Military Bans on Military Members – Is there anything more perplexing?

Recently we wrote of women’s exclusion from the counterinsurgency discussions because, well, female service members do not have the requisite experience. Why? Because they are banned (yes, banned) from serving in the ground combat specialties that would afford them these skills.

The recent announcement that the Navy’s College of Cardinals (OK, there really isn’t one) has been considering assigning women to submarines has been met with mixed reviews. It is one of very few moves by the Boys in Blue (and khaki, thank you, Joint Chiefs Chairman Adm. Mike Mullen) that cuts through the handwringing that is Washington. The topic of women in subs has been the clichéd “elephant in the room” since the Navy permetted (permitted!) female service members to serve on (gasp) combatant surface vessels.

Reportedly Navy officials are preparing to notify Congress of the change.

How is it that anyone can be banned from any specialty (in any service) because of gender or other reason unrelated to job qualifications? Either one is qualified or not. Gender is rarely a qualifying factor. Do the services discriminate based on familial status? Race? The combat exclusion “law,” this policy, trampled the Civil Rights Act of 1964 and its later iterations long ago. We may be limb crawling, but we’ll say barring women from anything defies reason. Some current policies still nudge some female service members into what may be consider more traditionally female specialties effectively widening this gender gap and making full integration more of a perceived challenge. (This applies unevenly across the services.) Ever had your name tag snapped in half, tossing into a men’s urinal and soaked in urine? Just their way of saying, “Welcome aboard!” Great fun, but survivable. Females have accommodated and gotten along for what was to be the greater good, though the opposite seems to be true.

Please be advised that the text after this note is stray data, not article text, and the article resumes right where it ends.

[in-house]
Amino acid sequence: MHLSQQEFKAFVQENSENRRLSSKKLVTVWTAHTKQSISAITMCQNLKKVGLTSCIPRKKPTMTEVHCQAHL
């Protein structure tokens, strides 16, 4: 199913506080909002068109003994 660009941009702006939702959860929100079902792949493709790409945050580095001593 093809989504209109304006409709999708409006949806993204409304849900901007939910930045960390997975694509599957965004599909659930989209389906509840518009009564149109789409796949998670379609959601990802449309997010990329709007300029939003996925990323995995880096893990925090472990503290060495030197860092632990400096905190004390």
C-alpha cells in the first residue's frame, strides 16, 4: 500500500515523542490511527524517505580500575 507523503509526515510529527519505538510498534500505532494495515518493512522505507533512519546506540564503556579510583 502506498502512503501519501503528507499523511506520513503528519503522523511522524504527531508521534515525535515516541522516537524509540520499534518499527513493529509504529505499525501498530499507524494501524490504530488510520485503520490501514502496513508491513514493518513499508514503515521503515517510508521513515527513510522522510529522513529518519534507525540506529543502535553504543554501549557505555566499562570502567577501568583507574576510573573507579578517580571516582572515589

Though America has more pressing concerns, its mothers, fathers, sons and daughters should clamor for full equality in an institution that has long been hailed as the great equalizer. They should ask (demand) to end this arcane gender approach and say, “Enough already. Move the heck forward.”

The discussions over women crewing submarines are legitimate as well as weak and marginally relevant. Privacy. Close quarters. (Gasp.) Lavatory facilities. People adapt. People bond. Putting allegations of social experiment aside, why must the female service member relent for the convenience of … the handwringers? Adm. Mike Mullen is right in his push to move forward with women on subs as are Chief of Naval Operations Adm. Gary Roughead and Navy Secretary Ray Mabus. Here’s a flash: Change can be difficult, awkward, and frightening and the rewards normally eclipse the initial concerns.

At some point this female discussion will fade to black for good and all bans, bars, exclusions for women and others will be eradicated. It is good leadership, it is good policy, and it is good business.

An “issue” well past its expiration date?

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